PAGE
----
With the assistance of Blue Stone, the Tribe developed internal systems, instituted onboarding and training processes for all business board and staff members, and formalized and approved a clear due diligence process that outlined a step-by-step process by which the board would consider acquisitions or joint ventures. It also developed dashboard reporting for the board and Tribal Council, enabling members to quickly review data and the progress of each investment opportunity in order to identify and address risk factors and craft a diversified investment strategy. In addition, the Tribe designed a plan to create clear lines of communication between the board and Tribal Council and fully define the roles and responsibilities of each as well as reporting structures and policies governing the relationship between the two.

Equally important was its establishment of monthly meeting updates and quarterly reporting by the board to tribal members. With Blue Stone’s assistance, the Tribe also developed a standards-of-conduct manual, employee handbooks, an Indian preference policy, and a tribal job creation plan that provided education and trainings for community leaders. With these things in place, the Tribe possesses the decision-making infrastructure necessary to effectively evaluate and capitalize on investment opportunities.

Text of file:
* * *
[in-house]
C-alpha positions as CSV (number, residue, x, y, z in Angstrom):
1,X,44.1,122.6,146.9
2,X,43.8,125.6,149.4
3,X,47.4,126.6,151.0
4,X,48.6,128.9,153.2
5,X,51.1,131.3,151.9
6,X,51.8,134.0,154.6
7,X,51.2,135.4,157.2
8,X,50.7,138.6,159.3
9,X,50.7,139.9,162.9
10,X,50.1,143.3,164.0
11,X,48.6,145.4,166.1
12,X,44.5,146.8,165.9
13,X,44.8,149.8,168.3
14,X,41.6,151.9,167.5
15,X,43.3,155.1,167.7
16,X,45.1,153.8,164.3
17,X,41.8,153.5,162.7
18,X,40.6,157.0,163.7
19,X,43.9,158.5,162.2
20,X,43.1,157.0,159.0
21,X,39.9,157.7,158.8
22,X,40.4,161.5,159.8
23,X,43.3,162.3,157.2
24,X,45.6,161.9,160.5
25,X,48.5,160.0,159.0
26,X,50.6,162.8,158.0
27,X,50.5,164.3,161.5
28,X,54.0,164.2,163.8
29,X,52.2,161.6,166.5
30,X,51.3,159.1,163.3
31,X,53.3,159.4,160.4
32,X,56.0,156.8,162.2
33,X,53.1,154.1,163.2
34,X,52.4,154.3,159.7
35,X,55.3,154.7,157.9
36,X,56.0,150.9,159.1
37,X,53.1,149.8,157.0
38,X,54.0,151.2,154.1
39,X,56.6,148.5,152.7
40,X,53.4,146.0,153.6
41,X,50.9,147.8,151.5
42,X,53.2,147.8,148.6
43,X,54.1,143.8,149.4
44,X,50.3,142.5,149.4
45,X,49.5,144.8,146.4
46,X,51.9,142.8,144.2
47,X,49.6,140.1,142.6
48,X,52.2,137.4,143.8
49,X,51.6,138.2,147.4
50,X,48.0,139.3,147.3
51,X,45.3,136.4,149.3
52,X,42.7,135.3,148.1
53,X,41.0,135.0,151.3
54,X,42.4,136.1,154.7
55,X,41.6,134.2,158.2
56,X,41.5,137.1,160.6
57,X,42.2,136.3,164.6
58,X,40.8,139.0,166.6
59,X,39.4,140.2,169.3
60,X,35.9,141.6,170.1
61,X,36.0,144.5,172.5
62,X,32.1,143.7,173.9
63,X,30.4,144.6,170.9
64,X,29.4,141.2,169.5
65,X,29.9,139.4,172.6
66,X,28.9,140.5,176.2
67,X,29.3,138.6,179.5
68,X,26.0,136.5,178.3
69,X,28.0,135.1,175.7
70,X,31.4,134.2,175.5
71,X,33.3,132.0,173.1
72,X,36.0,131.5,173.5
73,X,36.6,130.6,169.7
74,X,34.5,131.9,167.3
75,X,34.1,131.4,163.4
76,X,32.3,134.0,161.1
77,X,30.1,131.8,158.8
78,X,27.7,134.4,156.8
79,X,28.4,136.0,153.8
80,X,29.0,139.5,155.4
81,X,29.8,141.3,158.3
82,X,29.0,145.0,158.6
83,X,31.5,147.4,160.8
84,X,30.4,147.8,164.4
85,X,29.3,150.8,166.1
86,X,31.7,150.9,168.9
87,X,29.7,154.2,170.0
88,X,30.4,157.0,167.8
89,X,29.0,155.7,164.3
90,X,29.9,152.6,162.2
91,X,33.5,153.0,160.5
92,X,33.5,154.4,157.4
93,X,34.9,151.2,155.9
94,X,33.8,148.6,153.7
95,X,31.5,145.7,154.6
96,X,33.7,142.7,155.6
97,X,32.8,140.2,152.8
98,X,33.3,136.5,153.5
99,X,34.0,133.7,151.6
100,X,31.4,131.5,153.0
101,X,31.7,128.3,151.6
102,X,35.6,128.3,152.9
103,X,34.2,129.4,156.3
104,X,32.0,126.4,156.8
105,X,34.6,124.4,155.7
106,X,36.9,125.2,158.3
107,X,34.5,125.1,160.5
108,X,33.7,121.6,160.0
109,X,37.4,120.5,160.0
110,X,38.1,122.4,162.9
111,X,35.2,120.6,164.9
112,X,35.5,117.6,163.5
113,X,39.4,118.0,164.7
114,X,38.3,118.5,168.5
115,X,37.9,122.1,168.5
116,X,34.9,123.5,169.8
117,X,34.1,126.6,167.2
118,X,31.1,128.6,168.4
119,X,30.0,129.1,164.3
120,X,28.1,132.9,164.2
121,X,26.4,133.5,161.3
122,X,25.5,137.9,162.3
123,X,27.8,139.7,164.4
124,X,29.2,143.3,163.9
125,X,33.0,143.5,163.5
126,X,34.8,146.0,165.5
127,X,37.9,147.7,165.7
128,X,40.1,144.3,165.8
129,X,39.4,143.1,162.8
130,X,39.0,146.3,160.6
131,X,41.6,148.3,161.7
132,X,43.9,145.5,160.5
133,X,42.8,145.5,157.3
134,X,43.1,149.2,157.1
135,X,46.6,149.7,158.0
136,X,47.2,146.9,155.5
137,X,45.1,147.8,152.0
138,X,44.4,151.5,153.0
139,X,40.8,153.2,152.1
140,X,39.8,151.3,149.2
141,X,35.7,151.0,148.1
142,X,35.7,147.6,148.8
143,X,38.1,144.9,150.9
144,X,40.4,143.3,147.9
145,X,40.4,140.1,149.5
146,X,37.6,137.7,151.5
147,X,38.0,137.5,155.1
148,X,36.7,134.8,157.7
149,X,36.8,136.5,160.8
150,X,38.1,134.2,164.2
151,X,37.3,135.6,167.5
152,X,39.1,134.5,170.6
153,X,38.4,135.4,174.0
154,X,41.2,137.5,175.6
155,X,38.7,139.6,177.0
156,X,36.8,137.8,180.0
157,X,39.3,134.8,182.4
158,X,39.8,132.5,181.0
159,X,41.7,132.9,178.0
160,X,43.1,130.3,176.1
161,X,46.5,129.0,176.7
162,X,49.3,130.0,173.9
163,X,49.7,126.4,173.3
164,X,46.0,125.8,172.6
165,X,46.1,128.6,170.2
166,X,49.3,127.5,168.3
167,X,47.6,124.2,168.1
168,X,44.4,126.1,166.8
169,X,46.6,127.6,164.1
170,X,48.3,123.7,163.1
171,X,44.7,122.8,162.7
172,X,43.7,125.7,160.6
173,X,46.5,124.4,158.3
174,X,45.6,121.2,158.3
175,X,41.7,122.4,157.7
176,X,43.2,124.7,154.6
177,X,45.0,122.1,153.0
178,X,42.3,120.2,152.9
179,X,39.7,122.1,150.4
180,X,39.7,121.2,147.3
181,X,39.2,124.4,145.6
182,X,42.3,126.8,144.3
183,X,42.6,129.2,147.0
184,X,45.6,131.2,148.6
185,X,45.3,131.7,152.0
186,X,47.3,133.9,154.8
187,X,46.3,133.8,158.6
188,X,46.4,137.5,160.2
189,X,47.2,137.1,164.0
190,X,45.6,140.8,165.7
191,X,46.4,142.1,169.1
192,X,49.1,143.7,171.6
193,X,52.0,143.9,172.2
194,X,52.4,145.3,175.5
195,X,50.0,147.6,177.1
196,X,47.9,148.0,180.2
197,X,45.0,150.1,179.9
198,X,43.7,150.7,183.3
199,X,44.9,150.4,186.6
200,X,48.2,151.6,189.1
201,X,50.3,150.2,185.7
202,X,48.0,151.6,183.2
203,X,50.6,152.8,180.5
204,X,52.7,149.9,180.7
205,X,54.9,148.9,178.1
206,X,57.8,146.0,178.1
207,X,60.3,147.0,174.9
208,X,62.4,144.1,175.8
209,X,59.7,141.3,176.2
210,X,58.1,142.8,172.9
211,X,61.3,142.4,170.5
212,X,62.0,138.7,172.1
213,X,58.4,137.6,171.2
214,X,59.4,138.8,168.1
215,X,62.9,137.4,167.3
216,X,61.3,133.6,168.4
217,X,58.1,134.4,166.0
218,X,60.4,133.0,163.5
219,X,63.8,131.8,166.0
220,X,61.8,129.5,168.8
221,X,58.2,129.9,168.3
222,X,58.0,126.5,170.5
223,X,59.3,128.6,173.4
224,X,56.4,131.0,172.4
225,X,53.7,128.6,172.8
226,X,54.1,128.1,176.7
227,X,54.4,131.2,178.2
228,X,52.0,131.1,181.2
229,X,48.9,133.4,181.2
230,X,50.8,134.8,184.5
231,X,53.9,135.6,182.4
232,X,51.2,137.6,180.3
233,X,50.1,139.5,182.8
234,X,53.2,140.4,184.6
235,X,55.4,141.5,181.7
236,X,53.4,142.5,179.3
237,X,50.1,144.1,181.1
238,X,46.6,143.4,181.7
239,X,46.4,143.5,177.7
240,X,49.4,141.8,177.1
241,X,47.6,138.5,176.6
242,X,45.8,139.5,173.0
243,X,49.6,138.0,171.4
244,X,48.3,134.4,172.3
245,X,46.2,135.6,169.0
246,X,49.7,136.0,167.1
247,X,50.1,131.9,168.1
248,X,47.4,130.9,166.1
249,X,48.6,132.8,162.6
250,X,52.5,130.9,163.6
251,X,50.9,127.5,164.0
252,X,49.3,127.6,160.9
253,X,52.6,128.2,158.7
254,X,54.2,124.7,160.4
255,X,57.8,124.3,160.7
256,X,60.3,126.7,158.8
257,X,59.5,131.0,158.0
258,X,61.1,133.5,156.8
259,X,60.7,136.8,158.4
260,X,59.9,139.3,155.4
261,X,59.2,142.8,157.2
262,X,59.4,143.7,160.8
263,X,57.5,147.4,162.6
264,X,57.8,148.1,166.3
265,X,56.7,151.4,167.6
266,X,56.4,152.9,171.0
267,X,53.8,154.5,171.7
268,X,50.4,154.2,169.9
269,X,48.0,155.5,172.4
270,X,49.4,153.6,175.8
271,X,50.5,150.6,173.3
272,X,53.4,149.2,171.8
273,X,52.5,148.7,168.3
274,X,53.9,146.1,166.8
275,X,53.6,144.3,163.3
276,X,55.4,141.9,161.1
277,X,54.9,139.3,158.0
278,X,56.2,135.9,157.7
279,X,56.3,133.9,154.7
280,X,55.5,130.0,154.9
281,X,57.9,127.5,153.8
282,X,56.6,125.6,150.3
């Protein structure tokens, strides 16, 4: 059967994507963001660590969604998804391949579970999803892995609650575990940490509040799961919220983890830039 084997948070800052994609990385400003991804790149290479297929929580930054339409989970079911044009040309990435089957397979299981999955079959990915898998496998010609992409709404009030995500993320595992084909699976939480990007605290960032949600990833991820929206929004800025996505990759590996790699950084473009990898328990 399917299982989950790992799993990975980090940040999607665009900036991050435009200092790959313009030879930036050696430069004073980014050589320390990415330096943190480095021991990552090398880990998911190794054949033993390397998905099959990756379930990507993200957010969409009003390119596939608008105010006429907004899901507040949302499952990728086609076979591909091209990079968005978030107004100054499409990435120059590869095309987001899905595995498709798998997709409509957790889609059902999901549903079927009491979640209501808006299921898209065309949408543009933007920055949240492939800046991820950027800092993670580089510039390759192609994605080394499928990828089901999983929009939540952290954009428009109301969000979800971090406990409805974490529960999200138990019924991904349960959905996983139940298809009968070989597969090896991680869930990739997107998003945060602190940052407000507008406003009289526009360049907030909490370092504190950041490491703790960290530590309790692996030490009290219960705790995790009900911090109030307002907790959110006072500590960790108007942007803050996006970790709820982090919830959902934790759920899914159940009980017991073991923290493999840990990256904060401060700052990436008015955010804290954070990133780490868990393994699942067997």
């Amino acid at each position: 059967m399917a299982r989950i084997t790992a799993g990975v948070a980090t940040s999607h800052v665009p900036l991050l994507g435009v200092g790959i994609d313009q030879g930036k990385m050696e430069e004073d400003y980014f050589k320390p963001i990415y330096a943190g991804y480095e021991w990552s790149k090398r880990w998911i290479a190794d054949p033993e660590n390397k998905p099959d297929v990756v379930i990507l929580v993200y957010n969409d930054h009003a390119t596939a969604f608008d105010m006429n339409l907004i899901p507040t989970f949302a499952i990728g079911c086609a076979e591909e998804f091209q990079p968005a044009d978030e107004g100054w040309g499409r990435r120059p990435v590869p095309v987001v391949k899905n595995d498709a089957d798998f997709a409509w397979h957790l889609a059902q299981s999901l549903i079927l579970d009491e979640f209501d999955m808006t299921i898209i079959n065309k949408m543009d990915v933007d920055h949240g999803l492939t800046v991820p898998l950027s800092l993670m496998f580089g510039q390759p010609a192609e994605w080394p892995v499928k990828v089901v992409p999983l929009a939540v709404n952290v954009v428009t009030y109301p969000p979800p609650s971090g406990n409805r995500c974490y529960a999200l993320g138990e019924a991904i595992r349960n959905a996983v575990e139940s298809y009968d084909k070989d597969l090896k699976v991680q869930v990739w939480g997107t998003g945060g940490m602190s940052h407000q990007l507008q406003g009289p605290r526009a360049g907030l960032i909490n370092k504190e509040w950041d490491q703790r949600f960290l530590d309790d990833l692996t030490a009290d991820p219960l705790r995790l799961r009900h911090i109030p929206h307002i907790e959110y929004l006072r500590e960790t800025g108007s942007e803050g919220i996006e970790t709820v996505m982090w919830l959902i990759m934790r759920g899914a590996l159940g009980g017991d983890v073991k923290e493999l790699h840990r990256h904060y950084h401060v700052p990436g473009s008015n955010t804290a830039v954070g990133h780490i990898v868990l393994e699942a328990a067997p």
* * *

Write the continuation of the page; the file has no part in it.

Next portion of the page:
For example, the board decided to make improvements to the existing convenience store and product offerings to meet industry standards. It also developed and finalized a feasibility study for a second convenience store, which would produce an estimated 120 percent return on investment and payback in just three years. Blue Stone helped the Tribe secure Bureau of Indian Affairs loans to fund the project and assisted with the necessary project management trainings. The project is currently under construction and will be located adjacent to the Tribe's gaming operation; is expected to employ 16 tribal members; and will likely produce over a million dollars annually in revenue from profits and taxes back to the community.

This example illustrates two principles: 1.) Understanding the opportunities for capturing incremental customer demand and 2.) Understanding the impact that new diversification projects can have on existing projects in terms of meaningful returns for the tribal economy.